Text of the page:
Tiger sharks, as you may have guessed, owe their name to the somewhat blotchy pattern of stripes they sport on their sides. This is a bit of a trope when it comes to animal names. Generally, if it has stripes and is deemed nice, you call it a zebra something (e.g., zebra fish, zebra finch); if it has stripes and is deemed dangerous, you call it a tiger something (e.g., tiger mosquito, tiger shark). In the case of tiger sharks the name seems to fit quite well on the whole though, as they are rather large, solitary apex predators, thus being true tigers of the sea. This week, however, I don’t want to talk about a species of fish, but an individual animal: meet Crystal.

Crystal is a 3,5m long female tiger shark tagged a few weeks ago with a tracker that provides information on her whereabouts. Whenever she surfaces, the tracker attached to the big fin on her back establishes contact with a number of satellites that determine her position. She was tagged by researchers of OCEARCH, a non-profit organization that runs this tracking programme for research, conservation and education purposes. Information on Crystal, who is currently swimming near the US east coast, is freely available.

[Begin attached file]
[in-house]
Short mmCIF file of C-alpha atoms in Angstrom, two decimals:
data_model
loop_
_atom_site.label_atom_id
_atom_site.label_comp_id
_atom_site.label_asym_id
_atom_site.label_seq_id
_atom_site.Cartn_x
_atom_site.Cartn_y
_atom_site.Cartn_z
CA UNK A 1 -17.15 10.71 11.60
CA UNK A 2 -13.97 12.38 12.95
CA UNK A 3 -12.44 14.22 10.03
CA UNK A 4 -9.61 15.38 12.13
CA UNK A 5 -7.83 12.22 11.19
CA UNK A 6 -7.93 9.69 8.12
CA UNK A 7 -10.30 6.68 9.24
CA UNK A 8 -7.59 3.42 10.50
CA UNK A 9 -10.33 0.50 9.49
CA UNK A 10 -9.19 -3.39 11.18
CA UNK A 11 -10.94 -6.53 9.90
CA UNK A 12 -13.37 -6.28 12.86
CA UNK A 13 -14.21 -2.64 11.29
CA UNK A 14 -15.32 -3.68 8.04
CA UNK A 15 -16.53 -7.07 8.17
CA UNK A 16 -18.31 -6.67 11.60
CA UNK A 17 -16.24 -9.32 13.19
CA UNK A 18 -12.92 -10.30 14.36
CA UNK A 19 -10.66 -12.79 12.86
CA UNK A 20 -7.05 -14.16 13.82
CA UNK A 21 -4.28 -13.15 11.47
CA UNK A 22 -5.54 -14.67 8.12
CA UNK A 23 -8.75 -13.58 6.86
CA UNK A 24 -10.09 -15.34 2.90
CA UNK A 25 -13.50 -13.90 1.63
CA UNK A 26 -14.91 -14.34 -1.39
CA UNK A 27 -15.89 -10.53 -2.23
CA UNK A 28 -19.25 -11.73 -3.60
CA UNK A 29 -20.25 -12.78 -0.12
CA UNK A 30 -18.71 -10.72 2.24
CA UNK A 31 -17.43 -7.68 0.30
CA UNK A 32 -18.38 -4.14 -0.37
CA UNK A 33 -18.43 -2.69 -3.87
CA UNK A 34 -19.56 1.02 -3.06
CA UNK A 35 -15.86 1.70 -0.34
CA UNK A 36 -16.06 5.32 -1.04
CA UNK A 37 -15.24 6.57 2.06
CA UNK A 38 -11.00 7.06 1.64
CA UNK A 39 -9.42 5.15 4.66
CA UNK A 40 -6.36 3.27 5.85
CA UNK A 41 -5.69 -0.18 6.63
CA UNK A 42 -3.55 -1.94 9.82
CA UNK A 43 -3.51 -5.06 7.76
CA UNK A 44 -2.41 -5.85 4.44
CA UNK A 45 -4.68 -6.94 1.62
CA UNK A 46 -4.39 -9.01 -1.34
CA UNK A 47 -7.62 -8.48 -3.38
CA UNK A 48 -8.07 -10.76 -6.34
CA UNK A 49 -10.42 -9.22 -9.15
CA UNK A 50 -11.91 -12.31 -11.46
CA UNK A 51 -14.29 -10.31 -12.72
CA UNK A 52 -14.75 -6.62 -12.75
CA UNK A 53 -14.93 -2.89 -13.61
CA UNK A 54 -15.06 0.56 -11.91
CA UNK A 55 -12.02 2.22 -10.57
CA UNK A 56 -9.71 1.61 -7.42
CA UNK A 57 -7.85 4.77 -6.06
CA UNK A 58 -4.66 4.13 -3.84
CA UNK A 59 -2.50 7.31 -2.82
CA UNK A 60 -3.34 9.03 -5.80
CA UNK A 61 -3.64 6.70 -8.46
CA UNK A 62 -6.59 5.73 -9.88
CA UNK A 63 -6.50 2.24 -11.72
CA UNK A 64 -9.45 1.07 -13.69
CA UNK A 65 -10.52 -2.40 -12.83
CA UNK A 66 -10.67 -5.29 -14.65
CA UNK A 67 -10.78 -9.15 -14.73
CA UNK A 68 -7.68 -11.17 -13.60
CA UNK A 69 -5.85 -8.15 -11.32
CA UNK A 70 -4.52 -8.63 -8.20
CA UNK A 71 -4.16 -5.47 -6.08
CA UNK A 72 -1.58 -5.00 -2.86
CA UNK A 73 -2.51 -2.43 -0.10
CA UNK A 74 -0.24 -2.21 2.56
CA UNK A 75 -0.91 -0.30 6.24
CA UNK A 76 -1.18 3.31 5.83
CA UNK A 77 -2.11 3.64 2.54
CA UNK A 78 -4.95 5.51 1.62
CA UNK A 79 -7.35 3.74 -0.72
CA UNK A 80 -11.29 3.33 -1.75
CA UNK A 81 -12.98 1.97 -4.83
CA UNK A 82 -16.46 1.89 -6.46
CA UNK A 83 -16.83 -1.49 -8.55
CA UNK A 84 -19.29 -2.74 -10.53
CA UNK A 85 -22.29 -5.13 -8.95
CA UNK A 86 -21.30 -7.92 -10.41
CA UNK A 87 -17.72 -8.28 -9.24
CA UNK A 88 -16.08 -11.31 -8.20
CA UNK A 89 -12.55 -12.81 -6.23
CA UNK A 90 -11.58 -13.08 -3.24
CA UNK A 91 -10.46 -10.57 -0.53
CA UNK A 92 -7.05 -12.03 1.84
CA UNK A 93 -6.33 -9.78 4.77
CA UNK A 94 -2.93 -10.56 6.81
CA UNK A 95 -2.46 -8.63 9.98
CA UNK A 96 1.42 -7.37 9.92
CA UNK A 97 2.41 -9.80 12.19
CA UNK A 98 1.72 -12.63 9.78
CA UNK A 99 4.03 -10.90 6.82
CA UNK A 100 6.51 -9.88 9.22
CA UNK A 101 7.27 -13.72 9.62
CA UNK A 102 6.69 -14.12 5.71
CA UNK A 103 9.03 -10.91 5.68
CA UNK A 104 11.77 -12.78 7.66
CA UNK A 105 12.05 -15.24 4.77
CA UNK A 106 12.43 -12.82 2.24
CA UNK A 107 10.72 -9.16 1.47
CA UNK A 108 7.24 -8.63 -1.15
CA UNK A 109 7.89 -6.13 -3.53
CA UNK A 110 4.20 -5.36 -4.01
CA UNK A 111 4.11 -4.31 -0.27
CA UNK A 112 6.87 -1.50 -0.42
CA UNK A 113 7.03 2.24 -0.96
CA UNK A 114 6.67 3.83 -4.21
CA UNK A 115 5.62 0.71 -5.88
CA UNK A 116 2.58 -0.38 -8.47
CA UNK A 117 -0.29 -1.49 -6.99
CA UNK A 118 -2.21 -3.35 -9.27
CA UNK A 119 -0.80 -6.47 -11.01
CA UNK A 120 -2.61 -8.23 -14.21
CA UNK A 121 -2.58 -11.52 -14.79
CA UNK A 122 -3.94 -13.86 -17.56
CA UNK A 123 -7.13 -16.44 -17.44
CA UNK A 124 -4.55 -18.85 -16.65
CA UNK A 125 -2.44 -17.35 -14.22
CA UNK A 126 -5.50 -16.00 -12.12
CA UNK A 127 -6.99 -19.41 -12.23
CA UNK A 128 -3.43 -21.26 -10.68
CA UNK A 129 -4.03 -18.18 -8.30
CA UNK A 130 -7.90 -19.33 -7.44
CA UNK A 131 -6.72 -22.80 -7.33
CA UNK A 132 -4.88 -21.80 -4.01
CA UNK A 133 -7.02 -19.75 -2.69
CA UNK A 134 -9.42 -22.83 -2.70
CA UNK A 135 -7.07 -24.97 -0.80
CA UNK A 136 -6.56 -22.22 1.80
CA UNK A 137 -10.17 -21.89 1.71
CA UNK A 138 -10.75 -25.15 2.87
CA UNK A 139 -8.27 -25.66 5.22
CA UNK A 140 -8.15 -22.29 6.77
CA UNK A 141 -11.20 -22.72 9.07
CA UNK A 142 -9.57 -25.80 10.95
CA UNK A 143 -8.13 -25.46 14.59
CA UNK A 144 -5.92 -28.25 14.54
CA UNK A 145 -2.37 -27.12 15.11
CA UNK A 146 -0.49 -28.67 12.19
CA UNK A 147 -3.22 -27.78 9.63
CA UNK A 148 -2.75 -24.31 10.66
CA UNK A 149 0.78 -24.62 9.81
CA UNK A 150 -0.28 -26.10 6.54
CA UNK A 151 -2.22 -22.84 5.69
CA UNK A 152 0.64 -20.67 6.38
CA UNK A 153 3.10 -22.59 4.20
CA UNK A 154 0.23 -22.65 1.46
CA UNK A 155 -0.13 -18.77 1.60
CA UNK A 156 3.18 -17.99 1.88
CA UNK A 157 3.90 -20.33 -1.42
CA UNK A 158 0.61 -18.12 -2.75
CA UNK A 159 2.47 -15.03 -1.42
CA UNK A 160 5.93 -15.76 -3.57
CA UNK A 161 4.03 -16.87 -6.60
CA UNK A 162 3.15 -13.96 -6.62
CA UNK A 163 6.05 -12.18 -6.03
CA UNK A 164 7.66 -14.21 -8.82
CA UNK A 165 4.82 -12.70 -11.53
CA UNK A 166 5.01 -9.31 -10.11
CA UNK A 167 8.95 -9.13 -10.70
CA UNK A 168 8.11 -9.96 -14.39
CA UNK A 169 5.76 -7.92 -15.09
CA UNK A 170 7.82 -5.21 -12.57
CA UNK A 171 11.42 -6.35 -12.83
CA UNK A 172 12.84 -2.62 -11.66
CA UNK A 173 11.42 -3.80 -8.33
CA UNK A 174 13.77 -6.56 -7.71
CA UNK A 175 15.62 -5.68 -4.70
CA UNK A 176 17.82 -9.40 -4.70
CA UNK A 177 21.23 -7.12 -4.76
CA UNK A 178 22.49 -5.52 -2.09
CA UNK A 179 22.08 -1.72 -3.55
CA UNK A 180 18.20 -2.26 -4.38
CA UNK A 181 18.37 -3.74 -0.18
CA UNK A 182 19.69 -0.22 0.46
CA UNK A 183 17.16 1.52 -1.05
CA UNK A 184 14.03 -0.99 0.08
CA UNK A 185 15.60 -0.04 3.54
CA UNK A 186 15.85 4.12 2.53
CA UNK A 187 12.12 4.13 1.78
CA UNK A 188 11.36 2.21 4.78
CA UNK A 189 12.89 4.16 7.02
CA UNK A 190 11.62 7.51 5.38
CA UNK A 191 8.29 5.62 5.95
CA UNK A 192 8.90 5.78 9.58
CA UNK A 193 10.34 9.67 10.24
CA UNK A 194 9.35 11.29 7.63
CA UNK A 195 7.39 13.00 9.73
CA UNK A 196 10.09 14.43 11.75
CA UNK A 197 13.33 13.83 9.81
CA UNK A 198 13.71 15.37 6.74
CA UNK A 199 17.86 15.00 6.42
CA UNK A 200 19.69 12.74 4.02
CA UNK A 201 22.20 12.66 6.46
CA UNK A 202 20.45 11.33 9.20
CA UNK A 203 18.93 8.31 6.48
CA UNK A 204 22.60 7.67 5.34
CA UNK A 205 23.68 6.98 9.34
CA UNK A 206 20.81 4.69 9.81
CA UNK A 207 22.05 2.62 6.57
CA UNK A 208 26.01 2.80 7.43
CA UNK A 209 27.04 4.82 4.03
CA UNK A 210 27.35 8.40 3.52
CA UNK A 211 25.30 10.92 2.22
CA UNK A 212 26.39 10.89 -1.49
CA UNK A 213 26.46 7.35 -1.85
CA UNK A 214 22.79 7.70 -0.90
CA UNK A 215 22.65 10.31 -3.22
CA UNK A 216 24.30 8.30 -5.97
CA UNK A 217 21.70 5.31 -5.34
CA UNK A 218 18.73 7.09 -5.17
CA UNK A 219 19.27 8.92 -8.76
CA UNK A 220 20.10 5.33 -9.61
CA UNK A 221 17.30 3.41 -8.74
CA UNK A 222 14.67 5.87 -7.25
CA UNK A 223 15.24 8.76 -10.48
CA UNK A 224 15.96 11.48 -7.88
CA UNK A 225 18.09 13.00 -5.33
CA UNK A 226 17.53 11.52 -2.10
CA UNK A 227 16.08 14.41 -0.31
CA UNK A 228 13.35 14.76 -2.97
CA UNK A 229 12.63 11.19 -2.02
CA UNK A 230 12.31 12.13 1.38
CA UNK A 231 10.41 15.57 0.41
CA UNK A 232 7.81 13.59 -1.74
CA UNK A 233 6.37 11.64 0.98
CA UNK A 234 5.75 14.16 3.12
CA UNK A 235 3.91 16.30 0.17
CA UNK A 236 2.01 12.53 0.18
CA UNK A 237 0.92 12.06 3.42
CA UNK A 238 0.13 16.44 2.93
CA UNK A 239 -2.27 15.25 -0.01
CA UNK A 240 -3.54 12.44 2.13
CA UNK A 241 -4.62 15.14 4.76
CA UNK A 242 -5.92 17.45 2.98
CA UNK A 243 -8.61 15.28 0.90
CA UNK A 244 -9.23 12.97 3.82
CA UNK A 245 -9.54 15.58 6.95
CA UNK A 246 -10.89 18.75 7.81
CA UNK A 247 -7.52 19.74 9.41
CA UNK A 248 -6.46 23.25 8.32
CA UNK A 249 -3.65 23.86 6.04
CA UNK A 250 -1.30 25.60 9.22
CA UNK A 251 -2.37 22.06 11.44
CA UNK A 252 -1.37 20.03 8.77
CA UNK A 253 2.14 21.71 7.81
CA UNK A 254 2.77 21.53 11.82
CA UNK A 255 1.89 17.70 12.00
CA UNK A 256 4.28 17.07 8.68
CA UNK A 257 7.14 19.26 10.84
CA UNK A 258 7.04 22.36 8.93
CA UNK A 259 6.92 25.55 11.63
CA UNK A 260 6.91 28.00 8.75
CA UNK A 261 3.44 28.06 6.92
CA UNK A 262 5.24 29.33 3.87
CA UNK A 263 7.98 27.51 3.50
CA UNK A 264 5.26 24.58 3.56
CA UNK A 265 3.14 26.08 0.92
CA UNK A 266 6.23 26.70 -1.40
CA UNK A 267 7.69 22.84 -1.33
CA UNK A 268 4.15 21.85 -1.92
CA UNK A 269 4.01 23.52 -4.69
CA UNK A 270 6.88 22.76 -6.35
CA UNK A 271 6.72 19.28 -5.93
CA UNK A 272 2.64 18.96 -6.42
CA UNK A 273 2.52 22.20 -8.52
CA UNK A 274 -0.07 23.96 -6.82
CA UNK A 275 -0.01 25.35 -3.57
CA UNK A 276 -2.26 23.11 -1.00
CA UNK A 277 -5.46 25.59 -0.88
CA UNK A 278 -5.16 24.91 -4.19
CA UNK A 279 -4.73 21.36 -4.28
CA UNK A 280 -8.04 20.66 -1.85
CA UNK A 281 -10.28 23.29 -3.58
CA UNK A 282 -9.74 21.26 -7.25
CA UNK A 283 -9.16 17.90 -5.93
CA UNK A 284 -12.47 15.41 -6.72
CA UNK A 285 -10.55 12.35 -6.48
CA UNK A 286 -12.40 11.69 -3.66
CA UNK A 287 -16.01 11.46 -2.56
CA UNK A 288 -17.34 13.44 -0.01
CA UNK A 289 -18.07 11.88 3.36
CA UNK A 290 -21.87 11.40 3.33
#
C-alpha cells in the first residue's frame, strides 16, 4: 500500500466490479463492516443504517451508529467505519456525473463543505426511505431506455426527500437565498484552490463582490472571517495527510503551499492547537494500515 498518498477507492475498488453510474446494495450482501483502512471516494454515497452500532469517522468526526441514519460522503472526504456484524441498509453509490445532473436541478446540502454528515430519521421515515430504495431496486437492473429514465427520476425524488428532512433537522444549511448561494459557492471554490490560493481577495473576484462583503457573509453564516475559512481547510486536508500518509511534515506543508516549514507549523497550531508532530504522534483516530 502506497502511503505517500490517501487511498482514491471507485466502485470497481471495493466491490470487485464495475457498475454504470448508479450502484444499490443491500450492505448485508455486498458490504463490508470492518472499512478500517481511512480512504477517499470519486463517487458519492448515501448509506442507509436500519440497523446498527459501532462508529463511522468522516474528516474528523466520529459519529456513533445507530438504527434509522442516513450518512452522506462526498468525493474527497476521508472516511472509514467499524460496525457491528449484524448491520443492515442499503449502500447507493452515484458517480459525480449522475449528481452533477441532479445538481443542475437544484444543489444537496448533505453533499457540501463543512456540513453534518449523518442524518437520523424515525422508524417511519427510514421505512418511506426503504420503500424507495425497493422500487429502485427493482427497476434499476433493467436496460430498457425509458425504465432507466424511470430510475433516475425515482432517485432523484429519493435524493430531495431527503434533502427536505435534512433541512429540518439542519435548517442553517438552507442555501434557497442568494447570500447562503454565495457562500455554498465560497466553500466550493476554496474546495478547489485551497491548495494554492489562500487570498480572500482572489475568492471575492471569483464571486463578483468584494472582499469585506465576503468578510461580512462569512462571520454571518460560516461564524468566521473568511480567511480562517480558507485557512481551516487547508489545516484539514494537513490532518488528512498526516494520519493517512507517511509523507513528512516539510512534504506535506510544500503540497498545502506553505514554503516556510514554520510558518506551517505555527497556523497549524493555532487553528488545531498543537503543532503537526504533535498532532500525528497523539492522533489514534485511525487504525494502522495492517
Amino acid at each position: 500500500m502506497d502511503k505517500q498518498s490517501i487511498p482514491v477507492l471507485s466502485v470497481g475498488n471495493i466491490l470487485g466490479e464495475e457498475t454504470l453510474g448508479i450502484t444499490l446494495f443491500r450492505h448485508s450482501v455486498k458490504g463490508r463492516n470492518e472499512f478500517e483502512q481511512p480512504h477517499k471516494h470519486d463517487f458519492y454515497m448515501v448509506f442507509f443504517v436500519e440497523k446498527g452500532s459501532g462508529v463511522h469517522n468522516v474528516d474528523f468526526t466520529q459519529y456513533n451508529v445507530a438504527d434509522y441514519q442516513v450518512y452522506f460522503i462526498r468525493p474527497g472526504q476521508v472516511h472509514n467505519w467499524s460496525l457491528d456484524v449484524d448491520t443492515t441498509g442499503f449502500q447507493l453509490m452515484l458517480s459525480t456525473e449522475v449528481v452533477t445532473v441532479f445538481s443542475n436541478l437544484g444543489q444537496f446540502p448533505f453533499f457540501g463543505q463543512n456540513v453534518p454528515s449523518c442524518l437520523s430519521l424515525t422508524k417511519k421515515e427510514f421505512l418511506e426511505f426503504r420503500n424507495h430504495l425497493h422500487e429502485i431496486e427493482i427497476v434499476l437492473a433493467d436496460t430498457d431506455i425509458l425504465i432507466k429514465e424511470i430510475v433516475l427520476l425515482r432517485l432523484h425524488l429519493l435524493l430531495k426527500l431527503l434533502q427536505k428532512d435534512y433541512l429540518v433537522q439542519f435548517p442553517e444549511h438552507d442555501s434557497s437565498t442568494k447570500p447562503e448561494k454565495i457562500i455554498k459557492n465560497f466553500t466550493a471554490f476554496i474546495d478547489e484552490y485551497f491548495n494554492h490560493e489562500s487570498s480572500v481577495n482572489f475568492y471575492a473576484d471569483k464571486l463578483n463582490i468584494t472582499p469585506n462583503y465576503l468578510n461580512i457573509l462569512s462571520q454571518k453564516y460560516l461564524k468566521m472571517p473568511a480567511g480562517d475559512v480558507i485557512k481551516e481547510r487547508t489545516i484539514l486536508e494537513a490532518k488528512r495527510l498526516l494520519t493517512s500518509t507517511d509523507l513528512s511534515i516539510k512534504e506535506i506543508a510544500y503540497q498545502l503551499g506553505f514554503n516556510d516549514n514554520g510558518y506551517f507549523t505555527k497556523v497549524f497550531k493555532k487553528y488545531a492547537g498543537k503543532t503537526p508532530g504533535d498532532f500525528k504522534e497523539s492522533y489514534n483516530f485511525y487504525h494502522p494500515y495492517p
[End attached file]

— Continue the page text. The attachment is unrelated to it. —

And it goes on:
Crystal's swimming trip off the coast of North Carolina. The image shows her position between 20 June and 13 July (top right).
Crystal’s swimming trip off the coast of North Carolina. The image shows her position between 20 June and 13 July (top right).

The OCEARCH website allows you to follow many other tagged sharks of several species (including great whites), providing a unique insight into the habits of these awesome animals.

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